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2.2: Weak Acids and Bases, pH and pKa

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    Search Fundamentals of Biochemistry

    The previous section described the general acid/base properties of water. There are many functional groups in both small and large biomolecules that act as acids and bases. Common weak acids are carboxylic acids and derivatives of phosphoric acid which become negatively charged on donation of a proton. Common weak bases are amines, which become positively charged on protonation. Such charge acquisition changes the properties of the acid or base. A protonated amine is no longer a nucleophile. A deprotonated carboxylic acid can now engage in an ion-ion IMF. The extent of deprotonation depends on the acidity/basicity of the environment. We have to turn to a bit of mathematics to determine that extent.

    Reaction of water with self: Autoionization

    As shown in the previous section, water can react with itself to produce H3O+ and OH- as illustrated in Figure \(\PageIndex{1}\).

    Figure \(\PageIndex{1}\): Reaction of water with self

    This autoionization reaction is often represented in a simpler form:

    \[\ce{H2O <=> H^{+} + OH^{-}.}\nonumber \]

    The equilibrium constant for this simplified reaction can be written as

    K_{e q}=\frac{\left[H^{+}\right]\left[O H^{-}\right]}{H_2 O}

    Given the known value of \(K_{eq}\) and the concentration of water (55 M), this can be simplistically rewritten as

    \[K_a=55 K_{e q}=\left[H^{+}\right]\left[O H^{-}\right]=10^{-14}\]

    (see discussion of the pKa of water below.

    Hence pure, neutral water has equal but small concentrations, 10-7 M of H3O+ and OH-.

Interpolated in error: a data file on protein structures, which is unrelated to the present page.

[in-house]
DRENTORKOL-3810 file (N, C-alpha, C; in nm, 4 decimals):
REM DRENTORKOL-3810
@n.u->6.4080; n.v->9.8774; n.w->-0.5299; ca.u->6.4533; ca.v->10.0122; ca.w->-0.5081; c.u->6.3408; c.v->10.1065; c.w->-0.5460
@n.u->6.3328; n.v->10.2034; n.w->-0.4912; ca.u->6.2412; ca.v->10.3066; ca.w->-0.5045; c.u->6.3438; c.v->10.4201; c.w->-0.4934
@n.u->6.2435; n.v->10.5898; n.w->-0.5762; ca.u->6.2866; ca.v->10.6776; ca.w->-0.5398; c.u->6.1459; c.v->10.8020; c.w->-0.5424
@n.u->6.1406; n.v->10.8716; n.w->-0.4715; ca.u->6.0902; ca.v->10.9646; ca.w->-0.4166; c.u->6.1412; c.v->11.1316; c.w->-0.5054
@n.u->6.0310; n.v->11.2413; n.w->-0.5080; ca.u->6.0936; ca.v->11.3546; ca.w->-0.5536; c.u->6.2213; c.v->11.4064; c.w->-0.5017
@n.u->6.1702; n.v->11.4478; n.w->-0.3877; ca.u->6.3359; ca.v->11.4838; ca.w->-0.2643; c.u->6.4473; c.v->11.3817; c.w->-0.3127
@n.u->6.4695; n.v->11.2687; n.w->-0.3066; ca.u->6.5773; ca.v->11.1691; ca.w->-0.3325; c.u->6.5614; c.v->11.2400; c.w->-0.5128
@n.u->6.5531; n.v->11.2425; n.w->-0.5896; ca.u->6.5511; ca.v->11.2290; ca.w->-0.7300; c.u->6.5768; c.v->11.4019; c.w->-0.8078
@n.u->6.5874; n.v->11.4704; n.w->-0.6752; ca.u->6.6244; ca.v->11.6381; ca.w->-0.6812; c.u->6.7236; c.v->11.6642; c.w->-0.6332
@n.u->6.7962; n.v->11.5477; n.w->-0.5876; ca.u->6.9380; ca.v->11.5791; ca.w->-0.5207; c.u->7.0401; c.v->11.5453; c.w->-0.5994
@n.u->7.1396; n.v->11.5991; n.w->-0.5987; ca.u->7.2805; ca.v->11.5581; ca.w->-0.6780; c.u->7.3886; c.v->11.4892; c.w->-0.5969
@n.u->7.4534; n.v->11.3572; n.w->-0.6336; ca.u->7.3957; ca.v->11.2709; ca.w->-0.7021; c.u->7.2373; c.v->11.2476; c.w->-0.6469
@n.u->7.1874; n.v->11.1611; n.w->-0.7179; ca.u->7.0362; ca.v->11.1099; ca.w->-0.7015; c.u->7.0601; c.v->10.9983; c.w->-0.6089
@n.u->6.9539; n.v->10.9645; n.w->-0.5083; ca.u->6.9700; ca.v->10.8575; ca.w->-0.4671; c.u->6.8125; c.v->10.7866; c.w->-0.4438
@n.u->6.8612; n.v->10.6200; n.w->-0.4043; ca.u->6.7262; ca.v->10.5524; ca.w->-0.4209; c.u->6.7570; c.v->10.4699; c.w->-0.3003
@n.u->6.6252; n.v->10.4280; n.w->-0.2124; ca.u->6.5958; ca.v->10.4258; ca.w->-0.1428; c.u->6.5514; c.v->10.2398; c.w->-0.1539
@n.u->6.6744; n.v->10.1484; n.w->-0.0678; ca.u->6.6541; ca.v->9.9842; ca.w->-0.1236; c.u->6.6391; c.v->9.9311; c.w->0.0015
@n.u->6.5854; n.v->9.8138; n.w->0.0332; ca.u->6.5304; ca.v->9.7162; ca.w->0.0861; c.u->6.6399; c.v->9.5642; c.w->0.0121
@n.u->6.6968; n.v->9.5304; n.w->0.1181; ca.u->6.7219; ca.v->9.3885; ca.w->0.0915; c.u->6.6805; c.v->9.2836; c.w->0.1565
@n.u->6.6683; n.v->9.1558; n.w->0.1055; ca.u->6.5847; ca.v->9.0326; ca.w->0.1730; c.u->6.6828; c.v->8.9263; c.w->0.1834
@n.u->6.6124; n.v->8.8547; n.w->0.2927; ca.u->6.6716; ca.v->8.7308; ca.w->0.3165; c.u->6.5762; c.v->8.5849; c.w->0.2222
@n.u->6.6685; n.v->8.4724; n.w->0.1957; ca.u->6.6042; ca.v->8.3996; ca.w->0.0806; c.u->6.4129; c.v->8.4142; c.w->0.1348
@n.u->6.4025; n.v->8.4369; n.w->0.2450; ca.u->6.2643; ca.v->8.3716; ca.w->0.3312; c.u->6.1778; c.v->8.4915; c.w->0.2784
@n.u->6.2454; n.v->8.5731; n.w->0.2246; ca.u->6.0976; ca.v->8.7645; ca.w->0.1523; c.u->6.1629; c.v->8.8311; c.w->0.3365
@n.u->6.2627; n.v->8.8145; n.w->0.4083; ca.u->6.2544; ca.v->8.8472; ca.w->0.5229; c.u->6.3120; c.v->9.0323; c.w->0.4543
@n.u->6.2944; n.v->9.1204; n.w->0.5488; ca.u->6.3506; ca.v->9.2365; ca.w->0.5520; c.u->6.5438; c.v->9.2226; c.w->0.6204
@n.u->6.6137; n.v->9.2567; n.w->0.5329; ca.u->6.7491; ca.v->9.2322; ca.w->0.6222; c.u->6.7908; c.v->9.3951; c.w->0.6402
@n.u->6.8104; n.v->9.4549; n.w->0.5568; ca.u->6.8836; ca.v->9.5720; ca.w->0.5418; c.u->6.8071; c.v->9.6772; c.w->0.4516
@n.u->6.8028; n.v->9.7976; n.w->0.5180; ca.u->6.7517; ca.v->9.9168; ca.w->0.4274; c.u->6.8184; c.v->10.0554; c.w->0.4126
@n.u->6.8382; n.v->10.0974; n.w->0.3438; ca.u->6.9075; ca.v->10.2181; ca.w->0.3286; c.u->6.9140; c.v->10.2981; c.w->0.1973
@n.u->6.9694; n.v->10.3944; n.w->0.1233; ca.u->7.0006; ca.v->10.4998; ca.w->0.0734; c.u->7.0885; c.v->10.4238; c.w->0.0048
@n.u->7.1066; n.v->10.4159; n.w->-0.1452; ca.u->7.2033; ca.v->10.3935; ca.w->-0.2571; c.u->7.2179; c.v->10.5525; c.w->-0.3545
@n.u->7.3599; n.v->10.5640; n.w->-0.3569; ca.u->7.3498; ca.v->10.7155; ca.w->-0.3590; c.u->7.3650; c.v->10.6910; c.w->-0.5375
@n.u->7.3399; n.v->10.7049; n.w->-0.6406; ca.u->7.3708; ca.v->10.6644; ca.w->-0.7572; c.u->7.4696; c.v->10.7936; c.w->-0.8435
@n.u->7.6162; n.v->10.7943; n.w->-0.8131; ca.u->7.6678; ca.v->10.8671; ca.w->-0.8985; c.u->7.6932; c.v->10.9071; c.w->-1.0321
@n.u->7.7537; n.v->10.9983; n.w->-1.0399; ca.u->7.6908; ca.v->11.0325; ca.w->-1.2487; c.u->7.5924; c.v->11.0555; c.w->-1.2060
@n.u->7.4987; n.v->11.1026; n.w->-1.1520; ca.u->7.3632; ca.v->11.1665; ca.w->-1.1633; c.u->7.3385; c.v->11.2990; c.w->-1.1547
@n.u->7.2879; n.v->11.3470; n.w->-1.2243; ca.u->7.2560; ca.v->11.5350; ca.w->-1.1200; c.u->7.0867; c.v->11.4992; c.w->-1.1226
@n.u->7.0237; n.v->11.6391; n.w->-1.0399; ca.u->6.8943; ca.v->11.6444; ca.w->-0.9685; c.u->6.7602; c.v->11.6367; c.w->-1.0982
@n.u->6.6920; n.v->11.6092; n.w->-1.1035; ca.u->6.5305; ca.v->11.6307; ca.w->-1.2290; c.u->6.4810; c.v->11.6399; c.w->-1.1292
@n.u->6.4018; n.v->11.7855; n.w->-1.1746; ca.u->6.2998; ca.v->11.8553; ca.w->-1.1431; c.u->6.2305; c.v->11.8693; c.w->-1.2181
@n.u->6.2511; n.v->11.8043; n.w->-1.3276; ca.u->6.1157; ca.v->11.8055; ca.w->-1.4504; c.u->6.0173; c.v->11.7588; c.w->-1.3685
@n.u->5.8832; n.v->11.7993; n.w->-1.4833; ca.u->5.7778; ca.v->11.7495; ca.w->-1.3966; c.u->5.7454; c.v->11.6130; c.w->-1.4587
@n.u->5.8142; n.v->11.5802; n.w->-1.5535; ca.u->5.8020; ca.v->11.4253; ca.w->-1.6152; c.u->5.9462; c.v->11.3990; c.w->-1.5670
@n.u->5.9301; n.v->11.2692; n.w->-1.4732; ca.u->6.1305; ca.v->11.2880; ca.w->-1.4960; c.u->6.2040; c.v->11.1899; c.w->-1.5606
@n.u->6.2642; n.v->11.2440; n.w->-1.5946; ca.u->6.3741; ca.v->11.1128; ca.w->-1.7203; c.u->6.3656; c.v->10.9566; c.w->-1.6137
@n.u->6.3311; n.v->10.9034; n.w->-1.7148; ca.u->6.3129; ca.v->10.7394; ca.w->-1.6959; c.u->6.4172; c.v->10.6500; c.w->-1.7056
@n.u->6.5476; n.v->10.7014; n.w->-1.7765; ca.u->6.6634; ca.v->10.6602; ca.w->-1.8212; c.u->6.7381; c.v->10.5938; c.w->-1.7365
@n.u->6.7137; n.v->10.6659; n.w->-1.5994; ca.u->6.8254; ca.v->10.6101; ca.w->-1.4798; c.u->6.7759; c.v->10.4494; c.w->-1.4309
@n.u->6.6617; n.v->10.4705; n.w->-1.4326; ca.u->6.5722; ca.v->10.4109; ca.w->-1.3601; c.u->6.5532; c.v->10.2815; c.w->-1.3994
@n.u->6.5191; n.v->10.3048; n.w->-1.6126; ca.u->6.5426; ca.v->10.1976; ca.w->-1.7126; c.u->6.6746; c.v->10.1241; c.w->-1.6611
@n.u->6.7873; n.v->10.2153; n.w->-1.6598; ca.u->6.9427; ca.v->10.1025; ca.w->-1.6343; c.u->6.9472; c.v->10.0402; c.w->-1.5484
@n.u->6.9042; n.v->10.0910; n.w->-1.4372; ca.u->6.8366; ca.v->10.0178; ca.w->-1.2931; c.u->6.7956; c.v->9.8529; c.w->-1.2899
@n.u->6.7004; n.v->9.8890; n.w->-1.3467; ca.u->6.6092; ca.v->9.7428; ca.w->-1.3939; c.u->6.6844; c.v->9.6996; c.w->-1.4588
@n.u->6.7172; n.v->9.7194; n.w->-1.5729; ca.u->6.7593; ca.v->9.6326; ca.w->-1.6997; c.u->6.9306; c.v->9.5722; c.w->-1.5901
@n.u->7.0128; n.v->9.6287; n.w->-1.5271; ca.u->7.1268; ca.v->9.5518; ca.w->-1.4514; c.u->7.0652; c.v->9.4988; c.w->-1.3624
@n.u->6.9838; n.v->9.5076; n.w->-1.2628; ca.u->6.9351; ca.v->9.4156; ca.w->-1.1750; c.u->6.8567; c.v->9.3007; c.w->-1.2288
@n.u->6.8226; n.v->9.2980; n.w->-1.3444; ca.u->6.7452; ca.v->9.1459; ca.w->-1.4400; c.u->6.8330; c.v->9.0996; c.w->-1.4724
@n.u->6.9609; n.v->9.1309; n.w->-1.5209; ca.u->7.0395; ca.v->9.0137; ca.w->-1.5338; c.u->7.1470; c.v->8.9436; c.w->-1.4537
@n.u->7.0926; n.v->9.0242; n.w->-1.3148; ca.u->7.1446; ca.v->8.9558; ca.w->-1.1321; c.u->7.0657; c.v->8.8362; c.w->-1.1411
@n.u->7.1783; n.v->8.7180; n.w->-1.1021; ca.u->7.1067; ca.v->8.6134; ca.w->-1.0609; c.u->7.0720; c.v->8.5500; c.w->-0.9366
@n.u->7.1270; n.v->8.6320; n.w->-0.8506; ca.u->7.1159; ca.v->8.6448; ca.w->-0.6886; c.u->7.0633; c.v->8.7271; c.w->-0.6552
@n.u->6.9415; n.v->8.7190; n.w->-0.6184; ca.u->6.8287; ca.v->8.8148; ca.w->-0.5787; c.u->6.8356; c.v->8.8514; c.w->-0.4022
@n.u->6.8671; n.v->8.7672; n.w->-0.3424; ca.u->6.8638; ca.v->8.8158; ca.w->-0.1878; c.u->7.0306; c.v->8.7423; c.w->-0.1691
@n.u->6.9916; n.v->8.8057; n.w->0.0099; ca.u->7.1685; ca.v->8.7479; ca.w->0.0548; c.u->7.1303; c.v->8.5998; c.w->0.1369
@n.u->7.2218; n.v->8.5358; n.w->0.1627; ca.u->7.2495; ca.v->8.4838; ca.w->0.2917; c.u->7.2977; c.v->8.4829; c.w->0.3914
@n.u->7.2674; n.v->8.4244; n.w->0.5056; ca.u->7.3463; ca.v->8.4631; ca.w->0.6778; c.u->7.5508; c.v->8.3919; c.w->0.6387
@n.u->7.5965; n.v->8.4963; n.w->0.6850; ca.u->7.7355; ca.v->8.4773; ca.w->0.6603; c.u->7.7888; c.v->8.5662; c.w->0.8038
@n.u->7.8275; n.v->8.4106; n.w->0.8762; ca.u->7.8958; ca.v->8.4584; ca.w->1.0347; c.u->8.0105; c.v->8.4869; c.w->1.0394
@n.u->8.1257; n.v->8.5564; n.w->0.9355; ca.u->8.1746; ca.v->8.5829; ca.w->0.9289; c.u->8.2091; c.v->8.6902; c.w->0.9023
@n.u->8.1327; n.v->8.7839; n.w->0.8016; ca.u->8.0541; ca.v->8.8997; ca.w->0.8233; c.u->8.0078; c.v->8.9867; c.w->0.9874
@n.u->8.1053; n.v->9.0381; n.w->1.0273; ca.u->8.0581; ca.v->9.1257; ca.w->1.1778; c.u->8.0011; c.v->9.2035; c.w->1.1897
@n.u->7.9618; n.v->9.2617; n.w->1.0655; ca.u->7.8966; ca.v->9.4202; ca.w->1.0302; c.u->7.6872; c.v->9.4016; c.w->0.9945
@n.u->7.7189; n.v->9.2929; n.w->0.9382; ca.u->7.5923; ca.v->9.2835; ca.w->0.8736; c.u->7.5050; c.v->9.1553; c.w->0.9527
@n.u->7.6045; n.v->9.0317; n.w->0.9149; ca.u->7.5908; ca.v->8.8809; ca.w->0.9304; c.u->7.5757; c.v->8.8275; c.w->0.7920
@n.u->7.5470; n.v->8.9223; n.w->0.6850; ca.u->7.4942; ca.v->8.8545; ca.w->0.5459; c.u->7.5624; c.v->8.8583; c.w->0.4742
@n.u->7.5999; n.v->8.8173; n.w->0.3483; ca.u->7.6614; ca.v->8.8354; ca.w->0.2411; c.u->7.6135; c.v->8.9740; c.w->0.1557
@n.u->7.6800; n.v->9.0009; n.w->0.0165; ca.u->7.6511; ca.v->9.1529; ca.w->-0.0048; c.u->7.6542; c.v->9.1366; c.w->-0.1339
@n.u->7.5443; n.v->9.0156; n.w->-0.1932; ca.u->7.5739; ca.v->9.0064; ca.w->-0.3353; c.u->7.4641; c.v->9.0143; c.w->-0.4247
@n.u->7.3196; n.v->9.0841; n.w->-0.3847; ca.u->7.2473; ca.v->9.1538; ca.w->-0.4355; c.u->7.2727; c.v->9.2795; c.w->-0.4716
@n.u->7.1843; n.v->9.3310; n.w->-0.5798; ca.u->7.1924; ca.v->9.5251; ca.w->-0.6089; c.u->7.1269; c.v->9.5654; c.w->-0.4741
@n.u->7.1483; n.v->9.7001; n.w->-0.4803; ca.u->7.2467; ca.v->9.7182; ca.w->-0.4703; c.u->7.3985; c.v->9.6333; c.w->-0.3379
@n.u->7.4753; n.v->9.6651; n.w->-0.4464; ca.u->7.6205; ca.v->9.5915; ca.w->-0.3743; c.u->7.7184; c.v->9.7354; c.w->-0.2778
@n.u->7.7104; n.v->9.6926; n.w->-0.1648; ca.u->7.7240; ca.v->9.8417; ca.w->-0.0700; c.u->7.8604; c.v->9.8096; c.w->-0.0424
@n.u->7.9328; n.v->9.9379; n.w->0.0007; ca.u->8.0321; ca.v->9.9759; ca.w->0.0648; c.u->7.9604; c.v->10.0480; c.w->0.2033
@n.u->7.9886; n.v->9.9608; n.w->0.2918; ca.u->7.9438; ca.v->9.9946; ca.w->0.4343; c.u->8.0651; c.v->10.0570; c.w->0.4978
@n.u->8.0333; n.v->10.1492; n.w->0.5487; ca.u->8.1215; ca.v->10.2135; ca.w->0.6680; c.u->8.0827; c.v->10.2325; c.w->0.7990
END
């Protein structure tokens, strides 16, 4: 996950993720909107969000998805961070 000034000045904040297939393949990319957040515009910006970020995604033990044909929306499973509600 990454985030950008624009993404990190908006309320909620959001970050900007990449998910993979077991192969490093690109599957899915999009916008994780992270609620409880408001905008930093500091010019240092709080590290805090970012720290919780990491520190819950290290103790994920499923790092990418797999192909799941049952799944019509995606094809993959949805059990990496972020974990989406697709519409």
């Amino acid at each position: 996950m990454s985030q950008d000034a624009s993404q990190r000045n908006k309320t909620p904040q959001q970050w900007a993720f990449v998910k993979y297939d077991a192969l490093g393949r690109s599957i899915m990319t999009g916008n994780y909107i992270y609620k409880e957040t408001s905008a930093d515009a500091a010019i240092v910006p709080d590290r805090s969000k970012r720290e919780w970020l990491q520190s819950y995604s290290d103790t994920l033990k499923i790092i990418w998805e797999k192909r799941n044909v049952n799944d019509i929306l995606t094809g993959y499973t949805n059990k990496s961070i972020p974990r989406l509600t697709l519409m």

You remember from introductory chemistry and life in general that the pH of pure water is 7. This derives from the general formulas for both pH and a new quantity, pKa.

    p H=-\log \left[H_3 O^{+}\right]=-\log \left(10^{-7}\right)=7 \\
    p K_a=-\log K_a=-\log \left(10^{-14}\right)=14


    Some texts incorrectly use 15.7 for the pKa of water. Here is a link to an explanation of why 14 is better. The wrong value of 15.7 would make the pKa of water higher than that of methanol (15.3), which simply can't be since the methoxide anion is less stable due to electron release by the methyl group than OH-.

    All acids of the generic formula HA have pKa.

    \[\ce{HA <=> H^{+} + A^{-}} \nonumber \]

    The equilibrium constant for this simplified reaction can be written as

    & K_{e q}=\frac{\left[H^{+}\right]\left[A^{-}\right]}{H A} \\
    K_a= & {[H A] K_{e q}=\left[H^{+}\right]\left[A^{-}\right] } \\
    & p K_a=-\log K_a

    The pKa becomes a simple measure of the strength of an acid. The stronger the acid, the larger the Ka and the smaller the pKa.

    Here is a table of pKa values for common acids and functional groups. The pKa values change with different substituents on the acids differ. The stronger the acid, the weaker the conjugate base. This should make sense as a weak base is unlikely to reabstract a proton and return to its original acidic form. Likewise, the weakest acids produce the strongest conjugate bases which reprotonate to return to the weak acid state.

    Group Example weaker acid ≈ pKa Conjugate Base stronger conj. base
    clipboard_ed45dddff0330589006e99b7ccbc33565.png clipboard_e68a0572969e779a730cd232828f139e8.png
    alkane pKa_alkane.PNG 50 CBaseAlkane.PNG
    amine pKa_amine.PNG 35 CBaseAmine.PNG
    alkyne pKa_alkyne.PNG 25 CBaseAlkyne.PNG